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Business News/ Opinion / Lower government stake for higher gains

Finance minister Arun Jaitley argued at the bankers’ conclave late last week that India needs strong banks instead of a large number of them. Public sector banks (PSBs) are facing serious issues of asset quality and are now being widely recognized as a potential impediment to economic recovery. Bankers at the conclave were in favour of constituting an expert committee to explore possibilities of consolidation among PSBs—something that the recently constituted Banks Board Bureau under former comptroller and auditor general of India Vinod Rai will also look into. There are valid questions as to how weak banks will be consolidated to strengthen the overall banking universe, but the positive part is that the government is willing to consider ideas and move forward. And that brings up perhaps the most important question: Why should the banking sector remain dominated by government-owned banks, which at the macro level also affects efficient allocation of capital, among other things?

Jaitley announced in the Union budget that the government will consider lowering its stake in IDBI Bank to below 50%. A similar solution should be considered for other PSBs, which will give them the necessary operational freedom, induce competition in the true sense of the term and reduce administrative and fiscal pressure on the government. After all, at a broader level, incoming statements and a number of announcements in the budget suggest that the government is keen to utilize its investments in public sector companies more effectively.

For instance, the finance minister announced that in order to promote the objective of transparency, state-owned general insurance companies will be listed on stock exchanges. It is reasonable to expect that stock market listing will not be restricted to general insurance firms and will be followed by other companies, such as Life Insurance Corporation of India, which will also help the government unlock value. Further, the government will encourage companies to sell assets such as land to be able to generate resources for investment in new projects. The government will have to be a little careful in pursuing this idea so that it doesn’t end up interfering in the functioning of these companies, which can compromise the interest of minority shareholders and could be counterproductive in the long run.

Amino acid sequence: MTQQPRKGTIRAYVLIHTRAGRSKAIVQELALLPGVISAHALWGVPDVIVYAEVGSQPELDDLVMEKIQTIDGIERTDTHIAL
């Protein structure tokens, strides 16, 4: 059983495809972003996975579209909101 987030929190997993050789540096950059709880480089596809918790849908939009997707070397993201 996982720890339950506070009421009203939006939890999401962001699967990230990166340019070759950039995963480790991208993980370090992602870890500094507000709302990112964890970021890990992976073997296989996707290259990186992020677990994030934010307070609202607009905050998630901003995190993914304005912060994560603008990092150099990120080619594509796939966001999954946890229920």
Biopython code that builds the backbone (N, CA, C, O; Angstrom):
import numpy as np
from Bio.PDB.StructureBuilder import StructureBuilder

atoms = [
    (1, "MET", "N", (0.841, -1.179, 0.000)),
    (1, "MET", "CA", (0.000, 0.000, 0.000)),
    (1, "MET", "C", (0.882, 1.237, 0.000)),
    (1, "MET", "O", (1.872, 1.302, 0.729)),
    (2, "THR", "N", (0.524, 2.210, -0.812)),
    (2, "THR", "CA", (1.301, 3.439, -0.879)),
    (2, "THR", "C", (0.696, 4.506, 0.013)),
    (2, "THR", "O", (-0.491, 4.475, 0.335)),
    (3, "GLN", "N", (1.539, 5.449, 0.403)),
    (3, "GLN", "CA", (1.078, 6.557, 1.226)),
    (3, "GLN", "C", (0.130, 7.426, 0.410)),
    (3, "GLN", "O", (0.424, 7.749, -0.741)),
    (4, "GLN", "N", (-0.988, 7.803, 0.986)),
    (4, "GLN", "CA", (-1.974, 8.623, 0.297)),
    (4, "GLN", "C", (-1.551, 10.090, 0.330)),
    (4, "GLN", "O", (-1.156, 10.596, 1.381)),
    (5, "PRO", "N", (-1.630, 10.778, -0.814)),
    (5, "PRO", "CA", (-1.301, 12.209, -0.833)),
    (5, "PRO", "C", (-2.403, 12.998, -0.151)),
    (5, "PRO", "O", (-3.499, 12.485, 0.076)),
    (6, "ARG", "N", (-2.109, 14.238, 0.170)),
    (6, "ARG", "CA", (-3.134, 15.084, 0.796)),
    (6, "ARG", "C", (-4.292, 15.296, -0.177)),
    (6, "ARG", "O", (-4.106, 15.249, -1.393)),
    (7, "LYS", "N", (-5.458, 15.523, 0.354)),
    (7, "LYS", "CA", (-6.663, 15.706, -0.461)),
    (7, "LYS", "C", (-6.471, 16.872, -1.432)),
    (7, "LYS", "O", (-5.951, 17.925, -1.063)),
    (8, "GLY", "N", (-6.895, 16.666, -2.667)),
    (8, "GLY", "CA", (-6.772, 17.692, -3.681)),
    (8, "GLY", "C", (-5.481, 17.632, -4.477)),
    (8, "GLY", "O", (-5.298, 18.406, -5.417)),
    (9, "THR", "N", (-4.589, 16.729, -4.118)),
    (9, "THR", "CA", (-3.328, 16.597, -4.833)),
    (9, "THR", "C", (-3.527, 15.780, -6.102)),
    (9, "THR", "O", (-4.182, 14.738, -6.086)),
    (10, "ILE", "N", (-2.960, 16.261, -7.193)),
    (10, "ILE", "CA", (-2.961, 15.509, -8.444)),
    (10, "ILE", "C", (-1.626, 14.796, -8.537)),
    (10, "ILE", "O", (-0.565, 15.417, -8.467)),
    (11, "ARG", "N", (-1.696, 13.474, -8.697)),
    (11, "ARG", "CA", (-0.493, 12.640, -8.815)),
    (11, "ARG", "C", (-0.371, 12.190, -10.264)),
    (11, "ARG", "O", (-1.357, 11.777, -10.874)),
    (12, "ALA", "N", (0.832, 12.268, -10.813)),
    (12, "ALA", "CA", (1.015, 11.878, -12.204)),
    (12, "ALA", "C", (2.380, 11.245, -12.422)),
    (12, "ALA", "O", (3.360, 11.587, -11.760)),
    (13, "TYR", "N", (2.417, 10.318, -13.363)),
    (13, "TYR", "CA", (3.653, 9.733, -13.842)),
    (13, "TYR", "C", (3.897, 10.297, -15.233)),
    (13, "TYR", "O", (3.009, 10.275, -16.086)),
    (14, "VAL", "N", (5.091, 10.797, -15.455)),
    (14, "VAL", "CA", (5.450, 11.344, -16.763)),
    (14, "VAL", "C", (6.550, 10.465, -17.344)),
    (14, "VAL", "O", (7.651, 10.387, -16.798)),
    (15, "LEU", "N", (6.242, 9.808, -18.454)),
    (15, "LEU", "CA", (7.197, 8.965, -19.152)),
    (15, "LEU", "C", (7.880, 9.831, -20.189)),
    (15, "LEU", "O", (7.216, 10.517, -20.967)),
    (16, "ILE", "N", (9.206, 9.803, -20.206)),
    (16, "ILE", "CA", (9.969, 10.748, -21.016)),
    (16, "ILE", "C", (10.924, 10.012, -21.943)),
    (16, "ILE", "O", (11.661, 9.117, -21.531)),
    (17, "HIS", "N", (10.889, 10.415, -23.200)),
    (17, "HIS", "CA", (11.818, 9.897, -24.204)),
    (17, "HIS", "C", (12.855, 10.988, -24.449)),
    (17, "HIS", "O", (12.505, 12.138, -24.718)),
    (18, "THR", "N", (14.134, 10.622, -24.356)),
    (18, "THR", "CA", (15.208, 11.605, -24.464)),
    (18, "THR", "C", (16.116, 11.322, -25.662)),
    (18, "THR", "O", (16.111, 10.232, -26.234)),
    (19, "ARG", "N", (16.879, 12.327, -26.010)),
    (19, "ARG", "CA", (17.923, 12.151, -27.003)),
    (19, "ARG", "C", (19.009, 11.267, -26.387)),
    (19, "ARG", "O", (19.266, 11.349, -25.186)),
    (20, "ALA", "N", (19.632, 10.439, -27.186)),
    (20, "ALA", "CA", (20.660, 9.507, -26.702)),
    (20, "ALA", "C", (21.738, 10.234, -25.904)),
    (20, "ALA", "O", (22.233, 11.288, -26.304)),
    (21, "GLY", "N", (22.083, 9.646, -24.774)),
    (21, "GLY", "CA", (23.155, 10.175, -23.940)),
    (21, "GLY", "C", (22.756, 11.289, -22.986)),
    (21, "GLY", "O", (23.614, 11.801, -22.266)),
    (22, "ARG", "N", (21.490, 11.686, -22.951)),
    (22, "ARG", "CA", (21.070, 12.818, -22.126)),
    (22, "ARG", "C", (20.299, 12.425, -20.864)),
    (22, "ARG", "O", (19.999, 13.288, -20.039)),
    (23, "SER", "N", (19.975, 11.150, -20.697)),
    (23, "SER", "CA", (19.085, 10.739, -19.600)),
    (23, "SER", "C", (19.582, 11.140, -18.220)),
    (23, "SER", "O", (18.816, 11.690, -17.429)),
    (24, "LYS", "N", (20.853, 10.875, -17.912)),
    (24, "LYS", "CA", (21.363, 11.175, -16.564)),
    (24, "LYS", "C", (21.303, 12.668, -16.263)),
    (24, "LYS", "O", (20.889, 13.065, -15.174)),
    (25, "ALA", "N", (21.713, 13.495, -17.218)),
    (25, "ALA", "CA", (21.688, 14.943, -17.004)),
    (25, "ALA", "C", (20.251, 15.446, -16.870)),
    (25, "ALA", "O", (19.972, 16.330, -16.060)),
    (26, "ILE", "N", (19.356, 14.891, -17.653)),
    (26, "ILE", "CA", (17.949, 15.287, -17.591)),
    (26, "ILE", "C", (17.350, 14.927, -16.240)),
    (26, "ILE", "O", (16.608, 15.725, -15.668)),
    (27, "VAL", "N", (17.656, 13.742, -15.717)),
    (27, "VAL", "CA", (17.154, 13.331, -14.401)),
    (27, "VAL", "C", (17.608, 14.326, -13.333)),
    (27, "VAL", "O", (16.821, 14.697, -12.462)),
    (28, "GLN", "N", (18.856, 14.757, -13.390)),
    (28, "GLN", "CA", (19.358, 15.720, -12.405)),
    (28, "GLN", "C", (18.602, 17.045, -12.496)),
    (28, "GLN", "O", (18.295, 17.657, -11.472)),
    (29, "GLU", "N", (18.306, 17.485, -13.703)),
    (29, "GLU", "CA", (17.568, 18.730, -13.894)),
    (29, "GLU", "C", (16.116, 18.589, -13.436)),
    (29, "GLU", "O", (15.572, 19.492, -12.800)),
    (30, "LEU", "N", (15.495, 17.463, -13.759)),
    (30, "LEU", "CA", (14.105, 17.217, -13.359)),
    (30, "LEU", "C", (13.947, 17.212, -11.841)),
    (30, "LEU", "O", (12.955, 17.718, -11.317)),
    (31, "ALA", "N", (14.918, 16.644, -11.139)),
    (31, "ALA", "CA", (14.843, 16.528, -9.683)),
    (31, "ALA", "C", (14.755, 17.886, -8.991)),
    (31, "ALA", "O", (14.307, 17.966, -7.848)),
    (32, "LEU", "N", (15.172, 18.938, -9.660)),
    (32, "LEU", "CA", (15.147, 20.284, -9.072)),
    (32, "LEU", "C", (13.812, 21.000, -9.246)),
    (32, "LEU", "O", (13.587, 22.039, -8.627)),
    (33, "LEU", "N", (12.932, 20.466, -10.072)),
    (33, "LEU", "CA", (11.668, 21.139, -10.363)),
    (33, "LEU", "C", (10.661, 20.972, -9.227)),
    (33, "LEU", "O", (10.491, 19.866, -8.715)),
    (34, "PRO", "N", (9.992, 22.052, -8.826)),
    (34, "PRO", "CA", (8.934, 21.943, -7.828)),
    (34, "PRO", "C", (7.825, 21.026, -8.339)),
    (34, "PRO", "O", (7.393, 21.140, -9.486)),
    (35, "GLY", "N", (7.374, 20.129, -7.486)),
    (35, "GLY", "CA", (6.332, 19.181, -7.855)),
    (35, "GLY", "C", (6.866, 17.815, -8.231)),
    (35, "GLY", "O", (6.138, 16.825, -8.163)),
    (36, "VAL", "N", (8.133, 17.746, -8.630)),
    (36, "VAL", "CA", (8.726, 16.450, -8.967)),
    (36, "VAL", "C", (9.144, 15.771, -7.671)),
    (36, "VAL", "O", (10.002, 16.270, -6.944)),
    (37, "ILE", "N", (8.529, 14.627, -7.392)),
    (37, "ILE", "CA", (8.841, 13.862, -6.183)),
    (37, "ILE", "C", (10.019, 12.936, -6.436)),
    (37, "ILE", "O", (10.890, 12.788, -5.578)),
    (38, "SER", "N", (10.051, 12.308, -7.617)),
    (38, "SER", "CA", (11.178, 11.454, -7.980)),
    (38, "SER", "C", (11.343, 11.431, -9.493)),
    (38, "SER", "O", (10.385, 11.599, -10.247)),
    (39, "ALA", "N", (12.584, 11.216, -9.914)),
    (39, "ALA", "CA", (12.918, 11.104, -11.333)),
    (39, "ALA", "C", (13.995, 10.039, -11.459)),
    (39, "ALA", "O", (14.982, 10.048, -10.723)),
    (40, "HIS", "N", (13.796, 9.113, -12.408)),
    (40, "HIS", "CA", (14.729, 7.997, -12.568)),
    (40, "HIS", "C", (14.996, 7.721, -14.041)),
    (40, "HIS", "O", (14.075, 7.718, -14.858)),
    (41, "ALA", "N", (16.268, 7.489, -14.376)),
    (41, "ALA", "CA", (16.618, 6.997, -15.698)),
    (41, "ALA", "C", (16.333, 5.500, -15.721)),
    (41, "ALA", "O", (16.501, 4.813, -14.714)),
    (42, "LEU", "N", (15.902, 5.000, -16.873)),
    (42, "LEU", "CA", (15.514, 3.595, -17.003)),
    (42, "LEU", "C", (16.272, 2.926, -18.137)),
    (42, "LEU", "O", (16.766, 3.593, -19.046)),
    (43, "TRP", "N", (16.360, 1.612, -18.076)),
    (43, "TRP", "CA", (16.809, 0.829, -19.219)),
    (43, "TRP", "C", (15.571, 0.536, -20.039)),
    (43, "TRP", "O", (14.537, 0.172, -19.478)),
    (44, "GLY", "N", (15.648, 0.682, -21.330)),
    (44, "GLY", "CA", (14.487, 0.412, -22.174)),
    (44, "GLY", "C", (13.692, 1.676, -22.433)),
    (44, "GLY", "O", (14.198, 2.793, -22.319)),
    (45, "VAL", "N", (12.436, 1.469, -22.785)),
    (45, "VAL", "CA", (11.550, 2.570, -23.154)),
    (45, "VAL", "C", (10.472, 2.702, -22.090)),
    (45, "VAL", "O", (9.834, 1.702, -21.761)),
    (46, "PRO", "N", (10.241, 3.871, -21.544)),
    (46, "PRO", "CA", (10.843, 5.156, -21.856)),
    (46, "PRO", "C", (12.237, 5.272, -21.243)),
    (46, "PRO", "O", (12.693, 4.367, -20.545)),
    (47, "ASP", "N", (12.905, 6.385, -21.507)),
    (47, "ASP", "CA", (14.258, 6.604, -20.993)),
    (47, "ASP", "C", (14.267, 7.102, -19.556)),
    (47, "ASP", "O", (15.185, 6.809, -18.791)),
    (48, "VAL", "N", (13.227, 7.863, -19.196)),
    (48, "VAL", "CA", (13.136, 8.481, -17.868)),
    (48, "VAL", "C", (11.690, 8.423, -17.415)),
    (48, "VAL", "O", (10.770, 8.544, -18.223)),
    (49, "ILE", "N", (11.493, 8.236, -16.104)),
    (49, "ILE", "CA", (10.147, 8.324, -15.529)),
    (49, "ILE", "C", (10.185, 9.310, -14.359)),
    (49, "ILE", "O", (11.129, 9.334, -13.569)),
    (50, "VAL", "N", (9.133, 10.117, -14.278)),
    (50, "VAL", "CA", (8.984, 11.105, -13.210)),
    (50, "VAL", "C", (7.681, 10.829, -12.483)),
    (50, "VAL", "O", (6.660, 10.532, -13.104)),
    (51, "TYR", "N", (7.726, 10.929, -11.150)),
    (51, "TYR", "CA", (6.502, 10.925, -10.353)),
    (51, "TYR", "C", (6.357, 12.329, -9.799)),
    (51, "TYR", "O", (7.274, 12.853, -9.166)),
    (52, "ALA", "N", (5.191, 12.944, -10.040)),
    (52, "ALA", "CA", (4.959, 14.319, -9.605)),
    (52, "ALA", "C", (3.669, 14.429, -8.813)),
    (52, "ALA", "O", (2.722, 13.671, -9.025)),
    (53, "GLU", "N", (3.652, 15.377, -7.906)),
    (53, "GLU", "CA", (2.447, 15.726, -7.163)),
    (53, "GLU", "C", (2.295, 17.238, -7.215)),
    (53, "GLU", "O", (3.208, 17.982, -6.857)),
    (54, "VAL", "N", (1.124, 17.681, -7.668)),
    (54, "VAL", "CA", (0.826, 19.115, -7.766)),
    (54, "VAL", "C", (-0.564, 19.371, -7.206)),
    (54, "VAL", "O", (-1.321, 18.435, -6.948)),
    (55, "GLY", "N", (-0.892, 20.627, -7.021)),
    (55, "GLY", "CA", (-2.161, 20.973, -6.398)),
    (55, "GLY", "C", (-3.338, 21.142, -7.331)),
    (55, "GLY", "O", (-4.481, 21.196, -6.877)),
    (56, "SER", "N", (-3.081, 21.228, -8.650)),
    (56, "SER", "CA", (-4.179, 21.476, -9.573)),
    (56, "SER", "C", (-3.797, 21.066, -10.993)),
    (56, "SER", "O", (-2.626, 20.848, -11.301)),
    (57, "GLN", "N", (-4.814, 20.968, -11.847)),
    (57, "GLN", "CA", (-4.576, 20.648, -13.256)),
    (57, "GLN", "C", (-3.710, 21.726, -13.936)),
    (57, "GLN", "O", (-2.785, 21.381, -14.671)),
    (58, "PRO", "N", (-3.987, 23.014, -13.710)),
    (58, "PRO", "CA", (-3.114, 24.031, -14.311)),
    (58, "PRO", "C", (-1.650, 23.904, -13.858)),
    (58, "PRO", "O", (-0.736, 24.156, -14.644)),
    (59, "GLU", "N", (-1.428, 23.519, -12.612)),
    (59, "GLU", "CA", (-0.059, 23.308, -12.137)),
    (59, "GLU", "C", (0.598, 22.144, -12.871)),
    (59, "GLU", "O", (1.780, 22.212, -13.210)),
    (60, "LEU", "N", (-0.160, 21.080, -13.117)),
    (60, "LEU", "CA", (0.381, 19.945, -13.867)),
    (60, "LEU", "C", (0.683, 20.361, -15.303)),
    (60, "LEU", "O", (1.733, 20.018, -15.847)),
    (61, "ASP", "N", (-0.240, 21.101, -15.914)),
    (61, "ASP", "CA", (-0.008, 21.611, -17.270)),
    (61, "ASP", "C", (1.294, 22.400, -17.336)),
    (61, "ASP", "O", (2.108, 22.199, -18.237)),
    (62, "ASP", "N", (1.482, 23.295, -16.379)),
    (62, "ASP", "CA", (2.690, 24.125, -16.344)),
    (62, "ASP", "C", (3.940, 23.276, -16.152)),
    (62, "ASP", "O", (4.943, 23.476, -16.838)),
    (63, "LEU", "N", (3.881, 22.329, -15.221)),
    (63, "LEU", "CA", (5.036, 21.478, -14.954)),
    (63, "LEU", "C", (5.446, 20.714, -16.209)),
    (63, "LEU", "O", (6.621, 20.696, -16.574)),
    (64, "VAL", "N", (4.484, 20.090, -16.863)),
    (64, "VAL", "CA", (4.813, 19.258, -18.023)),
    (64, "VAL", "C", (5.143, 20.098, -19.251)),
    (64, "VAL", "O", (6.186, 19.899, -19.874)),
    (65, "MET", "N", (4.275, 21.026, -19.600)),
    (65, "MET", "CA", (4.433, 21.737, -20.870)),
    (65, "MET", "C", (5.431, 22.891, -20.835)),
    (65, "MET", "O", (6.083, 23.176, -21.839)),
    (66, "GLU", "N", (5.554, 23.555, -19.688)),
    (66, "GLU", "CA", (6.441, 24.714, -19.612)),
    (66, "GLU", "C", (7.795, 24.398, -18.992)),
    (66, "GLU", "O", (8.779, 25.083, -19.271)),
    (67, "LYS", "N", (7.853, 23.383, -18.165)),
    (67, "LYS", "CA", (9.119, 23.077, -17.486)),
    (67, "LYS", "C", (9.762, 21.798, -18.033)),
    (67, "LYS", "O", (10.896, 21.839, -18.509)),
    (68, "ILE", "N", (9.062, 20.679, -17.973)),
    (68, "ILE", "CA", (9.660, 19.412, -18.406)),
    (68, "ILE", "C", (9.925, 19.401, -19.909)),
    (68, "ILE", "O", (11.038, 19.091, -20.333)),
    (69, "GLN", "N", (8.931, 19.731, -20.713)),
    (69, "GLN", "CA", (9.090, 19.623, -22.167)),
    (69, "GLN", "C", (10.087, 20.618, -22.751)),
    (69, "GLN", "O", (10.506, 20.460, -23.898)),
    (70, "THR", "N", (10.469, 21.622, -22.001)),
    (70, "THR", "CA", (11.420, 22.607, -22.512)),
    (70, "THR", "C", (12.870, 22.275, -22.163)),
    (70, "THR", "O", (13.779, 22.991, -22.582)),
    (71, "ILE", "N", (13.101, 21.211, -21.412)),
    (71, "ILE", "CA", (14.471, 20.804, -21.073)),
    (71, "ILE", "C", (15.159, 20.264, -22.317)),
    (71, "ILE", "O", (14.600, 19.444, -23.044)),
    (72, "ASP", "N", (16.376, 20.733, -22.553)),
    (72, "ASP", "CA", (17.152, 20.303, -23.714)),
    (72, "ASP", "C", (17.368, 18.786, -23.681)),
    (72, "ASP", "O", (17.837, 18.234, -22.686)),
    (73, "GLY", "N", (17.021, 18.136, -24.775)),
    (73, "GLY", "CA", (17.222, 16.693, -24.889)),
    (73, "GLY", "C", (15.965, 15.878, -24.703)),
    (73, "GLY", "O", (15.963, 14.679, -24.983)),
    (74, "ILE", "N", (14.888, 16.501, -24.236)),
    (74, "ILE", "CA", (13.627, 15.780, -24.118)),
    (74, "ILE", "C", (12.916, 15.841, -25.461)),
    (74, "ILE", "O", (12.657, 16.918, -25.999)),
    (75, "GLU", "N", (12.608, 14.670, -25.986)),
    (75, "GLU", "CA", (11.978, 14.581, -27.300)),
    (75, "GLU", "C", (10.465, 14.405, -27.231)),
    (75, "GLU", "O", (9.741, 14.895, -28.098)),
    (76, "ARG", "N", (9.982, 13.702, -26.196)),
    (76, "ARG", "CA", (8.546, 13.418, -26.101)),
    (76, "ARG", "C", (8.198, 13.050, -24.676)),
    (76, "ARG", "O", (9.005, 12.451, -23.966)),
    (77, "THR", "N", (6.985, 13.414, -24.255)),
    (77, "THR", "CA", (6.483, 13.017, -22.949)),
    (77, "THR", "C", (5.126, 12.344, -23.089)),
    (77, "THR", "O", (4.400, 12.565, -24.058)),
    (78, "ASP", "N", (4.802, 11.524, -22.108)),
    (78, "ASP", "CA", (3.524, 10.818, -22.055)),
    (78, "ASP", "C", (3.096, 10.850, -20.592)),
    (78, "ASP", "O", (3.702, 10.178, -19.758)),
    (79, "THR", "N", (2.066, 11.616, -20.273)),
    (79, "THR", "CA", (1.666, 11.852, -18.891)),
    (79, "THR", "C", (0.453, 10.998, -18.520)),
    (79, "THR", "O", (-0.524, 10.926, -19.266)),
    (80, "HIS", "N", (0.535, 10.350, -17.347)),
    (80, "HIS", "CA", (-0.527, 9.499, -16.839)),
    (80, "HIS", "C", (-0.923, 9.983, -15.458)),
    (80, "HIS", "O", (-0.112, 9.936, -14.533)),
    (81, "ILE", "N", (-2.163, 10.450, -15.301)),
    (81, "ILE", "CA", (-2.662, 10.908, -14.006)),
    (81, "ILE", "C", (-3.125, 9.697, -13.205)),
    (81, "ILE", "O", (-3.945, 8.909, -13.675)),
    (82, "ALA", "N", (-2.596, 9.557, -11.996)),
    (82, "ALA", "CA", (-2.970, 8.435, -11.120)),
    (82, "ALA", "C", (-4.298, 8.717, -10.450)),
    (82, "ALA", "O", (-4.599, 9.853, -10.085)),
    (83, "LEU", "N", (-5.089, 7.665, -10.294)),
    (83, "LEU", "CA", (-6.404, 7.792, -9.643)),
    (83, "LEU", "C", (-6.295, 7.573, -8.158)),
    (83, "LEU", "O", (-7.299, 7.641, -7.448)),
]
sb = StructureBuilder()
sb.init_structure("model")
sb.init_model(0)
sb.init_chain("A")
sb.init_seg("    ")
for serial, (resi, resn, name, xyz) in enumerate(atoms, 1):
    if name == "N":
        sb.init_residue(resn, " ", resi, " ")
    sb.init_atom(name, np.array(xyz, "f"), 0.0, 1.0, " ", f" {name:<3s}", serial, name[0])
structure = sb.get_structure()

Also, after the government failed to make any meaningful progress in the area of strategic sale in the current year, it has put in place a procedure and has asked NITI Aayog to identify companies. This should help attain the objective in the next fiscal; it has been reported that NITI Aayog has already started the process so that the government can spread the stake sale through the financial year. The government is aiming to raise 20,500 crore from strategic stake sale in the next financial year. This will restart the all- important process of privatization, which has virtually fallen off the government agenda for over a decade.

As highlighted in this space before, it is important that the government moves forward on this front, which is an integral part of overall economic reforms. In its attempt to consolidate the fiscal position, the government’s reliance on non-tax sources has increased and disinvestment is an important part. The government is aiming to raise 56,500 crore in the next financial year under this head. The flows from stake sale will not only help the government push capital expenditure at a time when it is chasing a stiff fiscal target, but will also allow it to move out of sectors where there is a vibrant presence of the private sector.

Clearly, there is a visible shift in the government’s outlook towards public sector companies as it intends to effectively use its investments. But success on this front will depend on how the entire process—be it strategic sale or consolidation or lowering stake in banks— is taken forward.

The government should be prepared to deal with political opposition and pressure from interest groups.

Should the government use its investment in the public sector more effectively? Tell us at

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Updated: 08 Mar 2016, 11:23 PM IST
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